Any way to signal invalid computation pattern inside a kernel Any custom error return mechanism


Is there a way to set CUDA error code when any thread detects a computation pattern that’s invalid. A simple use case could be indexing into any array out-of-bounds:

CUDA Memory buffer : float *in, float *out, // data in and out buffers

Index vector       : int   *idx,            // holds indexing values 1, 2, 3, -1 (invalid)

N                  : Array length

__global__ void getValues(float *out, float *in, int * idx, int N)


 int i = blockIdx.x * blockDim.x + threadIdx.x;

 if (i > N) return;

int index = idx[i];

 if (index < 0 || index >= N) // Can I set some field of CUDA error to signal this...

out[i] = in[index]; 


In the above case, can I set some custom bit field of CUDA error code, which I can catch with cudaGetLastError() call or something else.

I use trap, which results in “unspecified launch error” in the CUDA API. You can also set some application specific variable, or do device side printf…

#define DEVICE_ASSERT(EXP)                      \

do {                                            \

    if (!(EXP)) {                           	\

        // set some global variable         	\                           	

        asm("trap;");                       	\

    }                                       	\

} while (0)


As a related, but broader request: It would be nice to be able to return an arbitrary integer back from a kernel to the host without have to do a dedicated cudaMemcpy. A device function __exit(int status) that terminated the kernel and returned status would cover all the basic use cases, I think.

(You might want an extra flag that determines whether the call should terminate the entire kernel immediately, or whether all threads in the kernel should run to completion before status is returned.)

You could do that with a word of mapped host memory that gets written before the trap instruction (and zeroed from host code).

This is exactly what I do. But I also have a threadfence_system() call before the trap instruction.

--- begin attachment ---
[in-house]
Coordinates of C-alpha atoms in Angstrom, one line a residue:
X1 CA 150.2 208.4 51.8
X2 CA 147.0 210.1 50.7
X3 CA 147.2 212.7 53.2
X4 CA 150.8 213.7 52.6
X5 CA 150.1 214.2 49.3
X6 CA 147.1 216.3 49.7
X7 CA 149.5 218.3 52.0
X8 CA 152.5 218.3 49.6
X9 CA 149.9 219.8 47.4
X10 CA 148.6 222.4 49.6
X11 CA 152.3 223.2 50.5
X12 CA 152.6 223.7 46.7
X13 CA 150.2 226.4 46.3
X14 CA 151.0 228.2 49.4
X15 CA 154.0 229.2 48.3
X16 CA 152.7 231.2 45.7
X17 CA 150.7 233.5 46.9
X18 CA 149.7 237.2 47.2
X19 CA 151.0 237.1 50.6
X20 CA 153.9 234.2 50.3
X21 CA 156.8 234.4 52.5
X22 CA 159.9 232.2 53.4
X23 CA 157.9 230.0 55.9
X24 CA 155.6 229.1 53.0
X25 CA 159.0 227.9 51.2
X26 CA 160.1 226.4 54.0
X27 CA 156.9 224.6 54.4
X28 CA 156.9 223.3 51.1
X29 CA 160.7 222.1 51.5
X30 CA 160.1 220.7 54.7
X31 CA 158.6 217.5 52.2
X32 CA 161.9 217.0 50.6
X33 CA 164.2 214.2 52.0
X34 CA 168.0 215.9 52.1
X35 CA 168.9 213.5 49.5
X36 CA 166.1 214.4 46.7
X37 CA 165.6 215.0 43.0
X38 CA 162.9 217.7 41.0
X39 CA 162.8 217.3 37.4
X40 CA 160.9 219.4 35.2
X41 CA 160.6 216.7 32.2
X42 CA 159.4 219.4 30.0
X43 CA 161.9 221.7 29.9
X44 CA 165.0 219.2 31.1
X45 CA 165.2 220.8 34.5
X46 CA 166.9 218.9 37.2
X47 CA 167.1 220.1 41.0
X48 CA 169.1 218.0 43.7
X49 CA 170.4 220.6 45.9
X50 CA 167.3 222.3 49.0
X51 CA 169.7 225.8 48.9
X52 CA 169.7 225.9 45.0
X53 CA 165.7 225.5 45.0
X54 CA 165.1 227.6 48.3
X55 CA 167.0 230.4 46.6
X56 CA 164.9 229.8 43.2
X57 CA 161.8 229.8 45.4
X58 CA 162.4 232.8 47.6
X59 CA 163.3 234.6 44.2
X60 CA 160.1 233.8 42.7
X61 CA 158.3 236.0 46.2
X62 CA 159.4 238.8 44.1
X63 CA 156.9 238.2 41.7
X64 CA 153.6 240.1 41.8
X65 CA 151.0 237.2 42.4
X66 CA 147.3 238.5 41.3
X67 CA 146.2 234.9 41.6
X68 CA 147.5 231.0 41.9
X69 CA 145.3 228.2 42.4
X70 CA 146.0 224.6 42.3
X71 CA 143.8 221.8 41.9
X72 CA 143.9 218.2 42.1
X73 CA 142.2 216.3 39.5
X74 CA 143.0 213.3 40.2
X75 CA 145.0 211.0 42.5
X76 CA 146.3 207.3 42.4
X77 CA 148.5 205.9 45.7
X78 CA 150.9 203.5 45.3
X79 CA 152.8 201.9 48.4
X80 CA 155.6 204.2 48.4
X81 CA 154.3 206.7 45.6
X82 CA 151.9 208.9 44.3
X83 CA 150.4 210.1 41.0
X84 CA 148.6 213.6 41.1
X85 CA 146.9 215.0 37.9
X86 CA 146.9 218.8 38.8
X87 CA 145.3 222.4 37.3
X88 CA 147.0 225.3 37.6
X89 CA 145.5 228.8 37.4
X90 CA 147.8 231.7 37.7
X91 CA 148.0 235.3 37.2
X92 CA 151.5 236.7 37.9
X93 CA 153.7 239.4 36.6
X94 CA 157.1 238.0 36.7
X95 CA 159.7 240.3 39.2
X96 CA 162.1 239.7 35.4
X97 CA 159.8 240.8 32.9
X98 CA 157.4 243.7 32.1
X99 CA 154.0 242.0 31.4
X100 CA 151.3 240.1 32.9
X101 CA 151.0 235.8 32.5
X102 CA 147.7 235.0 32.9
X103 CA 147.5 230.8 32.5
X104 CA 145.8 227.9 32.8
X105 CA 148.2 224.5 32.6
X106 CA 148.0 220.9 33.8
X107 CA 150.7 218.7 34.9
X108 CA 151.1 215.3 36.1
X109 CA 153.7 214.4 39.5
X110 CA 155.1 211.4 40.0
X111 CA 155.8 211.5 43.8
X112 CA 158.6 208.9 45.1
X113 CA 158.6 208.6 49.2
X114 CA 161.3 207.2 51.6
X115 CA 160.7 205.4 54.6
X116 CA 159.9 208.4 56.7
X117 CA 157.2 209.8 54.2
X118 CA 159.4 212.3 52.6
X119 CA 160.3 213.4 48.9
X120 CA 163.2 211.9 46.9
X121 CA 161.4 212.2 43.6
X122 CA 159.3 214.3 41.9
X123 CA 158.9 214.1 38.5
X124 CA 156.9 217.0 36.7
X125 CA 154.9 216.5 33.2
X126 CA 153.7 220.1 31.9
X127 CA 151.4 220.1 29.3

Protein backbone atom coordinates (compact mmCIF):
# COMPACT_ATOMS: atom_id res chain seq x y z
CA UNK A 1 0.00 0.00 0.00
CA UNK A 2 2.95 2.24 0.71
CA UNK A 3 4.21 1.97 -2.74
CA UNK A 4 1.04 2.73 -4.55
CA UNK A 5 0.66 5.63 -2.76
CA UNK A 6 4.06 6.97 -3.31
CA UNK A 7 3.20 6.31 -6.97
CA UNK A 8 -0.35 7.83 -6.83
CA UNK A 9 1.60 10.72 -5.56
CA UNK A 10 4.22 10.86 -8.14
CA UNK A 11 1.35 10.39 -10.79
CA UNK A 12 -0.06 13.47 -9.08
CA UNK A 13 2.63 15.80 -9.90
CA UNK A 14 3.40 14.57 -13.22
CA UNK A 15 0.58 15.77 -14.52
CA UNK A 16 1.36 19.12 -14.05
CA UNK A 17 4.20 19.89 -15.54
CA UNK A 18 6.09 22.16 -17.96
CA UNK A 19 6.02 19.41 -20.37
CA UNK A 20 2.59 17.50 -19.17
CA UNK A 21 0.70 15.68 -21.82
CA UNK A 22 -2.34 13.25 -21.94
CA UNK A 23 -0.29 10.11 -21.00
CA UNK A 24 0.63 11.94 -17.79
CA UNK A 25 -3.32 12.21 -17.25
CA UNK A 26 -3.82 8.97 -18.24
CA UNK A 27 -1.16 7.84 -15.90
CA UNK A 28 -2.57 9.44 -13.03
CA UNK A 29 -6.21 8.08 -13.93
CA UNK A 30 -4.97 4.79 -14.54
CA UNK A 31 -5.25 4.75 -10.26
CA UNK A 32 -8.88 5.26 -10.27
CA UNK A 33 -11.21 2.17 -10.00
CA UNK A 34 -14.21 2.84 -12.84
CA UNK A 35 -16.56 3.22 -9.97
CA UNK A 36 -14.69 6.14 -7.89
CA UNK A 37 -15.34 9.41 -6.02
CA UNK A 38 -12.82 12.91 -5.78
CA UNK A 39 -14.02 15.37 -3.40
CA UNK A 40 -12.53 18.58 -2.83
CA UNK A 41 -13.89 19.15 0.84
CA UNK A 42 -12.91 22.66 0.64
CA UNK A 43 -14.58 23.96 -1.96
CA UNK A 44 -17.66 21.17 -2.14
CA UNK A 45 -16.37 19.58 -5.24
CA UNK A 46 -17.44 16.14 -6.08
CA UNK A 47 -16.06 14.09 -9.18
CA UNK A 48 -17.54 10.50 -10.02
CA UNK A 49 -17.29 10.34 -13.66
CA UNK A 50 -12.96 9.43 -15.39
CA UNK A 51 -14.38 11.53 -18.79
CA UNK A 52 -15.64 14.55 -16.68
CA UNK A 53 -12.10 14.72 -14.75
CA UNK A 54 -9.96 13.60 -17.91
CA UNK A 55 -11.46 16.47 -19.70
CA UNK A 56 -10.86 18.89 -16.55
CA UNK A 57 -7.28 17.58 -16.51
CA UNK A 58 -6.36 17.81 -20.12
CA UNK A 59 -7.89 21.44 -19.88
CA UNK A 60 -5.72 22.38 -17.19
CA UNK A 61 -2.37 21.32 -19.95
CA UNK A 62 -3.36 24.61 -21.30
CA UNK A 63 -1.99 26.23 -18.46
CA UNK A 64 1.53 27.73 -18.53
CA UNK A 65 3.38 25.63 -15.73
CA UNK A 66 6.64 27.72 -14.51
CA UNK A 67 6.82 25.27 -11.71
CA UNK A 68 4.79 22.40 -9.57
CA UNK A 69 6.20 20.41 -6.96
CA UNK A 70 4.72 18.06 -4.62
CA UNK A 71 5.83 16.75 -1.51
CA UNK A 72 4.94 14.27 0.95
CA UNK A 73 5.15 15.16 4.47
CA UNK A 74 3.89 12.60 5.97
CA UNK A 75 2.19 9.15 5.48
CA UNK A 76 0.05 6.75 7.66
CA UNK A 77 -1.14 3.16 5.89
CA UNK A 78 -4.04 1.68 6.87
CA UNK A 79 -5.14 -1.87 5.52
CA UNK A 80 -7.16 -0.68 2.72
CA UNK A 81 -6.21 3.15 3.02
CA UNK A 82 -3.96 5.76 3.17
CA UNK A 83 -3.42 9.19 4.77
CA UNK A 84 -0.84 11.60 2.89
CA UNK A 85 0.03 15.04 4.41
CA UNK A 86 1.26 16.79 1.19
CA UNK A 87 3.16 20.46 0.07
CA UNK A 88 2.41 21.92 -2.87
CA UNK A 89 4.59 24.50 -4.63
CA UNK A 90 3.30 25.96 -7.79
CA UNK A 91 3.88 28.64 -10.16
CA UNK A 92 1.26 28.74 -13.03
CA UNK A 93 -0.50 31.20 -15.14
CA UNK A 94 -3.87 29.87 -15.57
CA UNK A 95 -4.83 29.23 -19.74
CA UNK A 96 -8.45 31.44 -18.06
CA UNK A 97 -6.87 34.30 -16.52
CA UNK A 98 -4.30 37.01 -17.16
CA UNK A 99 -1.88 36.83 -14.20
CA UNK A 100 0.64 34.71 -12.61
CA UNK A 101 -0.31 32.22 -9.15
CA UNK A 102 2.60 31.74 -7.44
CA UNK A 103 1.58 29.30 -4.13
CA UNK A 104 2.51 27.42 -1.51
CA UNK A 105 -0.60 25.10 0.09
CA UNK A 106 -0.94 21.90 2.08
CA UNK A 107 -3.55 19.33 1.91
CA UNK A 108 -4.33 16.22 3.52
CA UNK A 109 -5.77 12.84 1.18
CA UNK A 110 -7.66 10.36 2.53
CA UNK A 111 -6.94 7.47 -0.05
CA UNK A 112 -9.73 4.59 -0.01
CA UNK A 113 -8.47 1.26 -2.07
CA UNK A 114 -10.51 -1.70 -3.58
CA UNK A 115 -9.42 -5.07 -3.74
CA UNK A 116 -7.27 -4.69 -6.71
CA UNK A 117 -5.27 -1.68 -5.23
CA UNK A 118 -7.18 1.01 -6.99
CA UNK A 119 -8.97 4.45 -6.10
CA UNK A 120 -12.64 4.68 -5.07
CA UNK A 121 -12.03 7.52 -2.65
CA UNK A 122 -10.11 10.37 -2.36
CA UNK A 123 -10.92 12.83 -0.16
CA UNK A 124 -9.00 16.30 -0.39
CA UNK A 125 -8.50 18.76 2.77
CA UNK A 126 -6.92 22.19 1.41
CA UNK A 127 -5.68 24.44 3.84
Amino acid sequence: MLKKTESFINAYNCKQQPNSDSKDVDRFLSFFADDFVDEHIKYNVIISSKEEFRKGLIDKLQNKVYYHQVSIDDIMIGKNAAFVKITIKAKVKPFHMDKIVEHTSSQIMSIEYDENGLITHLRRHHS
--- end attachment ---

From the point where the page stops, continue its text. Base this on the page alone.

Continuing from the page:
The interesting way I use this is not to set some integer code or anything, instead I actually set the error as a pointer to a constant character string. This is weird and crazy because a constant string in the C file isn’t even ON the device, it’s on the host. But the device can set the POINTER to it. So when you get a non-zero response on the host, you get a host (!) pointer to the character string and you can print it! Funny but it works well, and convienient to code since you just do something like

#define STRINGIFY(x) #x


if (index>max_index) {

    *hostmappedErrorPointer="Fatal: Index out of range at line " TOSTRING(__LINE__);




This is so convenient since you need no predefined enum of error codes, or any mapping to print them. Super easy.

The stringify/tostring macro hacks are just to change the integer line number into a compile-time string which is compile-time concatenated with your inline error text.

Nothing stops you from setting more than one error variable, either, though there is a (in practice, common!) chance that multiple threads might all have fatal errors so their writes may be a race, so all the error variables MIGHT not all be from the same thread.

Ah! That is a great idea. I keep forgetting how easy it is now to map host memory into the device address space.

Also a good tip. I don’t know if the trap instruction can abort a queued up write to host memory, so a fence instruction before would be safest.